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New York's Scaffold Law impacts the construction industry

New York is a unique state with many unusual laws. But one point of uniqueness, Labor Law 240, is the subject of much controversy.

This law, which is also known as the Scaffold Law, places absolute liability on construction employers and property owners when a worker is injured in a gravity-related accident (fall from elevation). While the law is meant to protect workers, some say it reduces construction jobs and inhibits safety reforms. Is it time to reform Labor Law 240?

Absolute liability

New York's Scaffold Law is the only one like it in the entire country. (Illinois repealed a similiar law in 1995.) The current law in New York has been in effect since before the current workers' compensation law was put in place. Prior to the workers' compensation program, workers needed a way to ensure they could be compensated for serious injuries, such as falls from scaffolds, ladders and roofs.

The doctrine of absolute liability in this law means that no matter how an elevation-related accident happened at the construction site, the employer and property owner can still be held liable. A worker who shows up for work drunk and falls could still conceivably file a claim.

What's the issue?

Even though this law seems good for workers, detractors argue that this is not the case. The law does not address the need for improved safety. Instead, it just makes it easier to seek monetary compensation. Workers need a more comprehensive safety program in place at their job sites, but there is less incentive to make improvements when contractors and building owners are liable even if they are safety-conscious.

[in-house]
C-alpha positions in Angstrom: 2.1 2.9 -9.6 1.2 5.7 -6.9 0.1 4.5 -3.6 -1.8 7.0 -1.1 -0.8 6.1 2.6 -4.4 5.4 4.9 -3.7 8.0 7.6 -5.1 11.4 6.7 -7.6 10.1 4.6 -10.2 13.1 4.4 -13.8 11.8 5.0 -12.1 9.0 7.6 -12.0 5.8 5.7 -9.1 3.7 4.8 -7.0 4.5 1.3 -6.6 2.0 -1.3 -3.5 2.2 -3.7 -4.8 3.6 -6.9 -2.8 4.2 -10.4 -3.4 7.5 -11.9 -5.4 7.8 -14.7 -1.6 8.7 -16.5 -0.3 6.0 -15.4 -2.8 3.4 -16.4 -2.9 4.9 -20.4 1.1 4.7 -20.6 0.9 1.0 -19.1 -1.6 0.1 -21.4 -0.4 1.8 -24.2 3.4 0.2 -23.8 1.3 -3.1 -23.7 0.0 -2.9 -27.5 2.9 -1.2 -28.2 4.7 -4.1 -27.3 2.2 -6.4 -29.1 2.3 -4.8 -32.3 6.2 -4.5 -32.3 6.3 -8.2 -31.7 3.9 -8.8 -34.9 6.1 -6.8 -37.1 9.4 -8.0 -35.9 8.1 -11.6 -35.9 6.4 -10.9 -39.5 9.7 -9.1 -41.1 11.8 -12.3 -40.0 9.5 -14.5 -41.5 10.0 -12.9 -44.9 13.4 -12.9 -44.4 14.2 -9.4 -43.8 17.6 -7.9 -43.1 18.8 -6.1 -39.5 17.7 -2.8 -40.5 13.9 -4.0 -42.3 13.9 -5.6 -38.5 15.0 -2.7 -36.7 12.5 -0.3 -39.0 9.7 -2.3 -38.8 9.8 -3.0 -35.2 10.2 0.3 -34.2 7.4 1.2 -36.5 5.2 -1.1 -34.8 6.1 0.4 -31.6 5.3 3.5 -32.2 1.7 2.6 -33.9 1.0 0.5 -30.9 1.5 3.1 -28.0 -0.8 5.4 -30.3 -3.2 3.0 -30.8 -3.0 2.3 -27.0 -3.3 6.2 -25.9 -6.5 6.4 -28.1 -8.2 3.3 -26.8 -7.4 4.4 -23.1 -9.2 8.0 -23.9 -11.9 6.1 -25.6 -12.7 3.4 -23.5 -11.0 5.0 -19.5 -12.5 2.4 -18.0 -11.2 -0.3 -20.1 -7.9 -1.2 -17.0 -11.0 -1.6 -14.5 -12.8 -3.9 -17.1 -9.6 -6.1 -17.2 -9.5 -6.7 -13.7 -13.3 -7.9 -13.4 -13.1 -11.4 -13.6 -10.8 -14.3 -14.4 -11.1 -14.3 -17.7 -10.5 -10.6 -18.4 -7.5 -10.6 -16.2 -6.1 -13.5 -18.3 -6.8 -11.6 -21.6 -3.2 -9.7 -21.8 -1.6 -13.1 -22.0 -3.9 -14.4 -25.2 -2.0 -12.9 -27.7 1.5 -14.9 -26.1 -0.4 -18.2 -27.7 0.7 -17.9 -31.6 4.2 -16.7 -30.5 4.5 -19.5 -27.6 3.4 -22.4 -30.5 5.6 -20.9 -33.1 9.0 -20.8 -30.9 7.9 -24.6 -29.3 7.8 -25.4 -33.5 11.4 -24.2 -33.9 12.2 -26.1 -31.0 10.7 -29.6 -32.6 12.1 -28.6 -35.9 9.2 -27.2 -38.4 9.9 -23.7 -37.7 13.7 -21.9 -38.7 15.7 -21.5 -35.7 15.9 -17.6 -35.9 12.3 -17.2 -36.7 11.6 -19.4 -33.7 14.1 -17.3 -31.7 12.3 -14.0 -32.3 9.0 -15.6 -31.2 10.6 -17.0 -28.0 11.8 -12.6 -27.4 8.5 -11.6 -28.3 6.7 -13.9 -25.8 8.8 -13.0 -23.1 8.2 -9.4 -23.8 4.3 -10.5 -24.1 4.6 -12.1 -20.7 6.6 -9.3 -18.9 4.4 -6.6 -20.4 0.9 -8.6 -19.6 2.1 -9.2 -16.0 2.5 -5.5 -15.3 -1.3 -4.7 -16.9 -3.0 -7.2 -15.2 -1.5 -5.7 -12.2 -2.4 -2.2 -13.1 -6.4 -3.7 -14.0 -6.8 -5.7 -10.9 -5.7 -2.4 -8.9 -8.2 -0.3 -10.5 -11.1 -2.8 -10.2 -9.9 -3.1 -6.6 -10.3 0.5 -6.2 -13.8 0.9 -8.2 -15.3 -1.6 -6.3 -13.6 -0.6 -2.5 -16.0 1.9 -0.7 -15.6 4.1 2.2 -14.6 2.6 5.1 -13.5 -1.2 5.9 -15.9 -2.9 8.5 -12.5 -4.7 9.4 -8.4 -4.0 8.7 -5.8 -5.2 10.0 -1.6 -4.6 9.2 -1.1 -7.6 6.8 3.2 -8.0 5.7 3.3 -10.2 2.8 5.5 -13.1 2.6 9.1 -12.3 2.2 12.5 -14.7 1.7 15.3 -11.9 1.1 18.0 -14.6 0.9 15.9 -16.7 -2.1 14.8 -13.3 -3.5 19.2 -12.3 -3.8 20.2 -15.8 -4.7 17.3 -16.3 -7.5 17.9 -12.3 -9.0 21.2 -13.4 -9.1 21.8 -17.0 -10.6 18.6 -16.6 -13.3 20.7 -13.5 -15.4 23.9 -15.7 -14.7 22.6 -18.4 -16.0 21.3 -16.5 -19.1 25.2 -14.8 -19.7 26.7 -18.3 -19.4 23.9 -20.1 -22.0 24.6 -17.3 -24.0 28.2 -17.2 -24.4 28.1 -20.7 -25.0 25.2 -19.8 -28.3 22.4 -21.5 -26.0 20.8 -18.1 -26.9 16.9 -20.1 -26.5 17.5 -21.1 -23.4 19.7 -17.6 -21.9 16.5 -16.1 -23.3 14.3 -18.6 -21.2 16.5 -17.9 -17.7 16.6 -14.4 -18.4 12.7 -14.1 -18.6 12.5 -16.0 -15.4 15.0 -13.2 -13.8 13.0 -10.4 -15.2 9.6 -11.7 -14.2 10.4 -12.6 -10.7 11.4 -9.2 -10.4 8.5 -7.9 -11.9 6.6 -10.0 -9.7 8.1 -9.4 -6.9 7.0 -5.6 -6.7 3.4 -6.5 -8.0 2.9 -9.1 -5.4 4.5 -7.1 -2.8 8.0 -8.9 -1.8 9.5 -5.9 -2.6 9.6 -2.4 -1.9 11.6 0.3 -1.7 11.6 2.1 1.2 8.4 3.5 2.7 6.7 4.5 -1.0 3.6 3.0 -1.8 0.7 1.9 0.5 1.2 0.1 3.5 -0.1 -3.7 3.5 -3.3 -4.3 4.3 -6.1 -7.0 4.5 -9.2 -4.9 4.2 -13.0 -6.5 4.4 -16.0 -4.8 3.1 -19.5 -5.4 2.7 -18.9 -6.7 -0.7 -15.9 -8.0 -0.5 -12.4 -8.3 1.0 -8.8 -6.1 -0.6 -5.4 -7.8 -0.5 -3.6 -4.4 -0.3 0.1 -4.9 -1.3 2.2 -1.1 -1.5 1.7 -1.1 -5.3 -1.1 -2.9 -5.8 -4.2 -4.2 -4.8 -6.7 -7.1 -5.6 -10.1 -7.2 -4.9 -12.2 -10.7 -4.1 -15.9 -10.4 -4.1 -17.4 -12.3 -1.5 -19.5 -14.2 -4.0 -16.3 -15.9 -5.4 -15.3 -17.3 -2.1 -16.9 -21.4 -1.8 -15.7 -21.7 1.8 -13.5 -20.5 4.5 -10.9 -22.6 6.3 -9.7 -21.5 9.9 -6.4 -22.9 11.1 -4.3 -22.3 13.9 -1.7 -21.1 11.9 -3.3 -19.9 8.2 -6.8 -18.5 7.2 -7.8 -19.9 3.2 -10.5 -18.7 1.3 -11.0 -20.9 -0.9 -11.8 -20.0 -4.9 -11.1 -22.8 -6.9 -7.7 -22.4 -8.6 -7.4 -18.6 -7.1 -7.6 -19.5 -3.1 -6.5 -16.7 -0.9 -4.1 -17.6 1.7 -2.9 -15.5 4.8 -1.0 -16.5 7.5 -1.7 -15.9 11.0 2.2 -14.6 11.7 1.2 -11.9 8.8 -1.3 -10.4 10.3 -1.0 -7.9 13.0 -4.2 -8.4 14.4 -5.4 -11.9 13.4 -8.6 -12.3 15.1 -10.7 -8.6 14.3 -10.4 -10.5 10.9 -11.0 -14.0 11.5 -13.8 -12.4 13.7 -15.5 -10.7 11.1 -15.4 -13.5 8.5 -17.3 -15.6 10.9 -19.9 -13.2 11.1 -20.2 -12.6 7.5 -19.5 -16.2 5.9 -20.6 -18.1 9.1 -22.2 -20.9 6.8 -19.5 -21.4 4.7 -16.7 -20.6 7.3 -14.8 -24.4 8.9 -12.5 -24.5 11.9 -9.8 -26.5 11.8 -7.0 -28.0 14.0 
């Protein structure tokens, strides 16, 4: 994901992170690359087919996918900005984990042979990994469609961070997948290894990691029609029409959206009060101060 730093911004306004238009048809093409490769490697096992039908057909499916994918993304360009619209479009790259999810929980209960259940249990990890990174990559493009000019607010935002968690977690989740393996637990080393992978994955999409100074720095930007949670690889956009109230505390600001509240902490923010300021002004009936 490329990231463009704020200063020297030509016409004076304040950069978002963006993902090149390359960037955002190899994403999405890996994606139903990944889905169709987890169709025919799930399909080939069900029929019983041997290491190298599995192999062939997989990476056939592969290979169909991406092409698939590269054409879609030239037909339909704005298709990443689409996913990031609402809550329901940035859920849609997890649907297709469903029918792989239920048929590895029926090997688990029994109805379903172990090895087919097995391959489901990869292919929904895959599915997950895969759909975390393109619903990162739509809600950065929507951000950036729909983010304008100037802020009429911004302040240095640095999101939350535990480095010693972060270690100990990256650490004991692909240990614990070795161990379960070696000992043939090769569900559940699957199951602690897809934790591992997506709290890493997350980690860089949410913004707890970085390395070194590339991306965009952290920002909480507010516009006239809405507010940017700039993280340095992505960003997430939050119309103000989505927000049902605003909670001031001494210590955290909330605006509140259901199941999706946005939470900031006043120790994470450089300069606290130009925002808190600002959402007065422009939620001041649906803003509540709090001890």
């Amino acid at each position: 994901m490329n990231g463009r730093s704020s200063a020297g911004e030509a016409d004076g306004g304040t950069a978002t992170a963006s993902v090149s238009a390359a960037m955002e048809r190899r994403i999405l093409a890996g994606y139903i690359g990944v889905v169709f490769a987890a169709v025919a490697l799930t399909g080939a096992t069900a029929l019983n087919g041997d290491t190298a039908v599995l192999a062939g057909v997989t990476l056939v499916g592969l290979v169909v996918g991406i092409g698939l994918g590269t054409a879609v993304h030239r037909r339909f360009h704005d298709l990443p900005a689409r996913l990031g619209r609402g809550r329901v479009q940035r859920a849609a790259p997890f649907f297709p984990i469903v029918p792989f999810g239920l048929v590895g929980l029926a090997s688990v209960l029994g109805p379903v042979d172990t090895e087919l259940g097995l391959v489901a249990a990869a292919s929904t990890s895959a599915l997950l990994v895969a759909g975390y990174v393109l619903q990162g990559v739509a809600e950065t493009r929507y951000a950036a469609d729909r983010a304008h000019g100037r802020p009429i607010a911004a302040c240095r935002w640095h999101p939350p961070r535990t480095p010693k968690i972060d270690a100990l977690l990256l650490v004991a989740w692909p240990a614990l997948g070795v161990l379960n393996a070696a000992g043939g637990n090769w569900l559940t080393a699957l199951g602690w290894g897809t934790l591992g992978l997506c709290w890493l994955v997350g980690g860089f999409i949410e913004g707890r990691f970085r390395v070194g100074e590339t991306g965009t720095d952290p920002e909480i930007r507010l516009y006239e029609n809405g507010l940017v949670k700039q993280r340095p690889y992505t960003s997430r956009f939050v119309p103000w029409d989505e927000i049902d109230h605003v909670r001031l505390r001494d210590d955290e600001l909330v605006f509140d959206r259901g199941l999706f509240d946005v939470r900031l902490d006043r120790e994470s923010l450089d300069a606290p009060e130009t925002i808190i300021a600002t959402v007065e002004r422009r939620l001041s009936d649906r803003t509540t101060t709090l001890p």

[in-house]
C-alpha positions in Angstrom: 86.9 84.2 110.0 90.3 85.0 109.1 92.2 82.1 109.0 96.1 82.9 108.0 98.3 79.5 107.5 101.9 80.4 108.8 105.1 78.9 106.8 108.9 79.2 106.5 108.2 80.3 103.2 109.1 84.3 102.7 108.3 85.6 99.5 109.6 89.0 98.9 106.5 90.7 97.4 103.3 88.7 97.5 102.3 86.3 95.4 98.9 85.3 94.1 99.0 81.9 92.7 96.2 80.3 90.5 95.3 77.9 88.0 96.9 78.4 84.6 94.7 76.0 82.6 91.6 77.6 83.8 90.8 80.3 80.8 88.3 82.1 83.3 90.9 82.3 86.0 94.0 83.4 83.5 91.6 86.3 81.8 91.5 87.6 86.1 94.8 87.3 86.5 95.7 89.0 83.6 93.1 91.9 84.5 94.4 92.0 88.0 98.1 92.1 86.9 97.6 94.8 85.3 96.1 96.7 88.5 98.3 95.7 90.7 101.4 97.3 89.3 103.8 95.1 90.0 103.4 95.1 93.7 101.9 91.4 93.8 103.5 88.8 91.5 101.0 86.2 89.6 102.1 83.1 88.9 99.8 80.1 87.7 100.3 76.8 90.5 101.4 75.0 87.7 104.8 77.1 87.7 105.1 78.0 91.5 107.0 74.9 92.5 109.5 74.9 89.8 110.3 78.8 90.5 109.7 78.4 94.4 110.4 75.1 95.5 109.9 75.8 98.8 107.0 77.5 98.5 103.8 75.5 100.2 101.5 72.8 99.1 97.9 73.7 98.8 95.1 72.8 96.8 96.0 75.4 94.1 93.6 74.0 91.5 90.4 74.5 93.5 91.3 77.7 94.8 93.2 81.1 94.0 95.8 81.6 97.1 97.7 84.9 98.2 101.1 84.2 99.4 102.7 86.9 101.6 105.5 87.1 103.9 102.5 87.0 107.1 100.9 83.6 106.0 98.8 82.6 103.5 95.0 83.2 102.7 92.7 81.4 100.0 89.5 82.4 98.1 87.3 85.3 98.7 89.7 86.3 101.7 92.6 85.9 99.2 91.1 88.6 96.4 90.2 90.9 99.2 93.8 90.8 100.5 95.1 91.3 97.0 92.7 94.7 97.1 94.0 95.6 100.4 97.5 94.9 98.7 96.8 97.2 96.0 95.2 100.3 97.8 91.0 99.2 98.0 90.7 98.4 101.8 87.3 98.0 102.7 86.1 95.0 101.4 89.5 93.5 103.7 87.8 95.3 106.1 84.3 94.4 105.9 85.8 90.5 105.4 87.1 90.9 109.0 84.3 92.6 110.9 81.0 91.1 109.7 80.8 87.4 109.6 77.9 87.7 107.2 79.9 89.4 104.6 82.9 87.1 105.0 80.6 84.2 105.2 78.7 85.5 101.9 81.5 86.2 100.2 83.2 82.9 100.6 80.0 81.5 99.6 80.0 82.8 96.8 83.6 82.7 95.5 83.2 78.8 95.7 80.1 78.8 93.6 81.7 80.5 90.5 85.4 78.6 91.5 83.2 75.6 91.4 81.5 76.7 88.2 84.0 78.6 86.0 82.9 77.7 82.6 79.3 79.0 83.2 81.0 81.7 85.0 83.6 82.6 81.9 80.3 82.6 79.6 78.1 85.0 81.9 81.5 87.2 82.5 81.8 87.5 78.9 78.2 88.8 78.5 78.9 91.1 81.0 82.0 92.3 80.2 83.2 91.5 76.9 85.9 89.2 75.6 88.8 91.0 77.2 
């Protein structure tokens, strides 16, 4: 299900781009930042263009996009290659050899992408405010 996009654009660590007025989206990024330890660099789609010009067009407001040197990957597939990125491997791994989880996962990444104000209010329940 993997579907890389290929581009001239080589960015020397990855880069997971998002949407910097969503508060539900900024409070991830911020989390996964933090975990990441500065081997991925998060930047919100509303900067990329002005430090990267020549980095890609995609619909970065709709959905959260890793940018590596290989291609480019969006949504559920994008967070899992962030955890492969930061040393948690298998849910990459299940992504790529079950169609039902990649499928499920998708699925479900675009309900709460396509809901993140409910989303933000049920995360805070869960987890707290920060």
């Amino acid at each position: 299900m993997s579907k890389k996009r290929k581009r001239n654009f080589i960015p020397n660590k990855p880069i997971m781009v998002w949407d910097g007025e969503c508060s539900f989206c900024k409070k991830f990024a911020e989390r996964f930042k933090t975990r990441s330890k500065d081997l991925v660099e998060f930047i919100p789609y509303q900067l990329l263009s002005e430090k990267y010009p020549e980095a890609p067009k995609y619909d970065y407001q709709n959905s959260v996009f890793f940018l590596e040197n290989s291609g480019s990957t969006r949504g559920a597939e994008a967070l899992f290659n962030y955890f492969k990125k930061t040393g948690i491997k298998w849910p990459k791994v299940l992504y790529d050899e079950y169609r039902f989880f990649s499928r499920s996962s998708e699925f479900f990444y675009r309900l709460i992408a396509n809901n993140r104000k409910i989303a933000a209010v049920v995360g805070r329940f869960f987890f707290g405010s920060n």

The cost of the Scaffold Law is another concern often raised by opponents. Industry groups suggest that Labor Law 240 adds as much as $10,000 to the total cost of erecting a new home. This has a negative impact on the construction industry, which can ultimately hurt construction workers and subcontractors in the form of layoffs, less hiring and competition for construction jobs.

Worker safety

Everyone agrees that safety for construction workers is important and should be improved. Instead of focusing on how they are going to cover the cost of the necessary insurance, the argument goes, employers could spend that money on worker safety. Training programs can help to decrease construction accidents.

When workers are injured at a construction site, they have the option of seeking workers' compensation coverage or filing a lawsuit. The circumstances of the injury impacts which options the worker might exercise. One thing is certain -- workers need to learn their rights if they are injured to protect their health and their livelihood. In the event of a scaffolding accident or ladder injury, contact a personal injury lawyer who is experienced in Labor Law 240 and the construction industry.

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